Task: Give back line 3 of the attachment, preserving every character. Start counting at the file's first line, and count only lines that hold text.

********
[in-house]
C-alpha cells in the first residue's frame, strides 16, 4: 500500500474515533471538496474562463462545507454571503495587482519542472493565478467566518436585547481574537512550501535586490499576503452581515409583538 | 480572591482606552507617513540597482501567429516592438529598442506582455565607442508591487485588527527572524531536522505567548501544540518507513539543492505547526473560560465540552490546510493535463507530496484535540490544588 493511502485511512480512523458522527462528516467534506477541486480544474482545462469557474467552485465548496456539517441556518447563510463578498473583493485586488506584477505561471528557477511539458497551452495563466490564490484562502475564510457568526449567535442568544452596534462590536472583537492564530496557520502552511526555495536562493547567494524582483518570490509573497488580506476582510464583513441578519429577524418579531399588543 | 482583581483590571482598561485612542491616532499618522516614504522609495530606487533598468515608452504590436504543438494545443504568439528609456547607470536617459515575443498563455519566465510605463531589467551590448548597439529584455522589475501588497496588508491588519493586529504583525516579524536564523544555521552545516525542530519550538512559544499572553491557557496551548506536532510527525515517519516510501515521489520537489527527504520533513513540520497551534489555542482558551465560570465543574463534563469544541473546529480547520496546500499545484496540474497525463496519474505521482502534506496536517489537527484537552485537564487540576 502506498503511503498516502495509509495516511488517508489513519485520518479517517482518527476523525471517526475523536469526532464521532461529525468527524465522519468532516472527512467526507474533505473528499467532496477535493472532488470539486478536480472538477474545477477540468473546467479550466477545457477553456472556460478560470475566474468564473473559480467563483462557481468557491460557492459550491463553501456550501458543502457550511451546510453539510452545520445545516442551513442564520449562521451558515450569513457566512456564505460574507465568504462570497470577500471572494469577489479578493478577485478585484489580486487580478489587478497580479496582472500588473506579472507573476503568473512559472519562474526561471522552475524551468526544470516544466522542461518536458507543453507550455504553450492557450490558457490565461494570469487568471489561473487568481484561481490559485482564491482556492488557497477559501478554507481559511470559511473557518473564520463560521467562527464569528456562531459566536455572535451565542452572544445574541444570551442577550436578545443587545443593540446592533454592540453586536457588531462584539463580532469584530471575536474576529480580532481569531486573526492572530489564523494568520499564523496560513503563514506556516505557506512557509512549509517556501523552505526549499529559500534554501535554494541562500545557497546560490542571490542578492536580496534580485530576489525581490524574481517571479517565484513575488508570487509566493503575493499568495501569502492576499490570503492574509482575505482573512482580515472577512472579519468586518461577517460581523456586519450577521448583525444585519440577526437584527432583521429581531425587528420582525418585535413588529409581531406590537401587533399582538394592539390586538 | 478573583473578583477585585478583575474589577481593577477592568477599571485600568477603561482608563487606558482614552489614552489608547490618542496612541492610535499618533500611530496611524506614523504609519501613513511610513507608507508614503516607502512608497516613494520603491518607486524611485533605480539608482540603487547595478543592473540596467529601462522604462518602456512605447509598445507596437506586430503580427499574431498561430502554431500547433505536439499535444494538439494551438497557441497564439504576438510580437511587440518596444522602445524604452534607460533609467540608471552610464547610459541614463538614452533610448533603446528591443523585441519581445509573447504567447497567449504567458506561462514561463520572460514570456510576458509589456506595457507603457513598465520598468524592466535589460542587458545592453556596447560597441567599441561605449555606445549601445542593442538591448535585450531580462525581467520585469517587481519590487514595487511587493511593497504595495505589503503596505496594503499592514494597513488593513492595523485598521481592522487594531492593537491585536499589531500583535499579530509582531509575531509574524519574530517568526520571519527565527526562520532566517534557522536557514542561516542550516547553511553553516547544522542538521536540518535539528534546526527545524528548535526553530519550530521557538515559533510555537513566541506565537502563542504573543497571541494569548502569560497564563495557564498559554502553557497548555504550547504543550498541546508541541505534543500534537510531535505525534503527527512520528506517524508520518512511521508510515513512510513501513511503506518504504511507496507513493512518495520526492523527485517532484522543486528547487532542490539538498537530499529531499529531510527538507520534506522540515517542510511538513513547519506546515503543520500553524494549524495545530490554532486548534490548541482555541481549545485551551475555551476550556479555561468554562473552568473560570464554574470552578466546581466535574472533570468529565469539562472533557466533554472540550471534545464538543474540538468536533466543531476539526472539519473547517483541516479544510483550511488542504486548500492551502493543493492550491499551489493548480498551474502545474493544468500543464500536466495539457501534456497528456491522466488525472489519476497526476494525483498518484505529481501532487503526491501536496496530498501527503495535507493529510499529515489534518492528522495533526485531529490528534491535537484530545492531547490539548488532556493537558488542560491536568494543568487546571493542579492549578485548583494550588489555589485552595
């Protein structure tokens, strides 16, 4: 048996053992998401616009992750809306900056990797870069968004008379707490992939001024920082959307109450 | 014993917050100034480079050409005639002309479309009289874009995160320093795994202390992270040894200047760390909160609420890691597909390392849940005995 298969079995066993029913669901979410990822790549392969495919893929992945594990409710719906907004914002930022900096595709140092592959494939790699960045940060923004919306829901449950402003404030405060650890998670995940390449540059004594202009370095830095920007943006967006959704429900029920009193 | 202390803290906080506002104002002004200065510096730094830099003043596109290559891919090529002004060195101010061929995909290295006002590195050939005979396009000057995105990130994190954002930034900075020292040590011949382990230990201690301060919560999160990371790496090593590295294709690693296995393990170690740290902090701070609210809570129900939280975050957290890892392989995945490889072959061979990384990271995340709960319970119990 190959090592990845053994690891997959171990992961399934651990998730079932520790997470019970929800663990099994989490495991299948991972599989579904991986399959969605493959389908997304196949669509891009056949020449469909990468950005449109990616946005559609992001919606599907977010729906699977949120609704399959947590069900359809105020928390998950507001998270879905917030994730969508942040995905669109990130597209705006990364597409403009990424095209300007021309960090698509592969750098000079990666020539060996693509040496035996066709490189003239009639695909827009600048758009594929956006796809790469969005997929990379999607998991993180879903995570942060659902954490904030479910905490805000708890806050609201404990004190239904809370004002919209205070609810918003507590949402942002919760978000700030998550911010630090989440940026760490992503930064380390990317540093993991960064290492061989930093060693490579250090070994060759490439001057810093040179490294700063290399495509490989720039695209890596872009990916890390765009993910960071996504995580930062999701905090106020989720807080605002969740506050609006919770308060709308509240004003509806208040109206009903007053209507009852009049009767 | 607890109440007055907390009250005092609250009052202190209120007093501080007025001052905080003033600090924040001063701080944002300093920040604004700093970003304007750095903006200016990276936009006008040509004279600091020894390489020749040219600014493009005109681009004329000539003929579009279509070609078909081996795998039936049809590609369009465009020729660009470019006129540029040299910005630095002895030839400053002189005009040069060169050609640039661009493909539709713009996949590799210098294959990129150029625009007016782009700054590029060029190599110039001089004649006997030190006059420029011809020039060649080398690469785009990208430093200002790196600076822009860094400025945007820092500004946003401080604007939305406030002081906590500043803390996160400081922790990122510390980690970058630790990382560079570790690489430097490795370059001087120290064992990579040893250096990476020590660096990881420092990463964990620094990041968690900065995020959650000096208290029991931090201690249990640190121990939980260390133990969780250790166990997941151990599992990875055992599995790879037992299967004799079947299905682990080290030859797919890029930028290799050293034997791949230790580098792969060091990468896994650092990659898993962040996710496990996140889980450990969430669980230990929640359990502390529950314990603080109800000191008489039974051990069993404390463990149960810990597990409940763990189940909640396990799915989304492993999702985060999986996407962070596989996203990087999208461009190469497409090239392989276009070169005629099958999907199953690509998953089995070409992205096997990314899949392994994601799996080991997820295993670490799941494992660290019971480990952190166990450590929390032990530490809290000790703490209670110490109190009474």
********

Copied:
């Protein structure tokens, strides 16, 4: 048996053992998401616009992750809306900056990797870069968004008379707490992939001024920082959307109450 | 014993917050100034480079050409005639002309479309009289874009995160320093795994202390992270040894200047760390909160609420890691597909390392849940005995 298969079995066993029913669901979410990822790549392969495919893929992945594990409710719906907004914002930022900096595709140092592959494939790699960045940060923004919306829901449950402003404030405060650890998670995940390449540059004594202009370095830095920007943006967006959704429900029920009193 | 202390803290906080506002104002002004200065510096730094830099003043596109290559891919090529002004060195101010061929995909290295006002590195050939005979396009000057995105990130994190954002930034900075020292040590011949382990230990201690301060919560999160990371790496090593590295294709690693296995393990170690740290902090701070609210809570129900939280975050957290890892392989995945490889072959061979990384990271995340709960319970119990 190959090592990845053994690891997959171990992961399934651990998730079932520790997470019970929800663990099994989490495991299948991972599989579904991986399959969605493959389908997304196949669509891009056949020449469909990468950005449109990616946005559609992001919606599907977010729906699977949120609704399959947590069900359809105020928390998950507001998270879905917030994730969508942040995905669109990130597209705006990364597409403009990424095209300007021309960090698509592969750098000079990666020539060996693509040496035996066709490189003239009639695909827009600048758009594929956006796809790469969005997929990379999607998991993180879903995570942060659902954490904030479910905490805000708890806050609201404990004190239904809370004002919209205070609810918003507590949402942002919760978000700030998550911010630090989440940026760490992503930064380390990317540093993991960064290492061989930093060693490579250090070994060759490439001057810093040179490294700063290399495509490989720039695209890596872009990916890390765009993910960071996504995580930062999701905090106020989720807080605002969740506050609006919770308060709308509240004003509806208040109206009903007053209507009852009049009767 | 607890109440007055907390009250005092609250009052202190209120007093501080007025001052905080003033600090924040001063701080944002300093920040604004700093970003304007750095903006200016990276936009006008040509004279600091020894390489020749040219600014493009005109681009004329000539003929579009279509070609078909081996795998039936049809590609369009465009020729660009470019006129540029040299910005630095002895030839400053002189005009040069060169050609640039661009493909539709713009996949590799210098294959990129150029625009007016782009700054590029060029190599110039001089004649006997030190006059420029011809020039060649080398690469785009990208430093200002790196600076822009860094400025945007820092500004946003401080604007939305406030002081906590500043803390996160400081922790990122510390980690970058630790990382560079570790690489430097490795370059001087120290064992990579040893250096990476020590660096990881420092990463964990620094990041968690900065995020959650000096208290029991931090201690249990640190121990939980260390133990969780250790166990997941151990599992990875055992599995790879037992299967004799079947299905682990080290030859797919890029930028290799050293034997791949230790580098792969060091990468896994650092990659898993962040996710496990996140889980450990969430669980230990929640359990502390529950314990603080109800000191008489039974051990069993404390463990149960810990597990409940763990189940909640396990799915989304492993999702985060999986996407962070596989996203990087999208461009190469497409090239392989276009070169005629099958999907199953690509998953089995070409992205096997990314899949392994994601799996080991997820295993670490799941494992660290019971480990952190166990450590929390032990530490809290000790703490209670110490109190009474």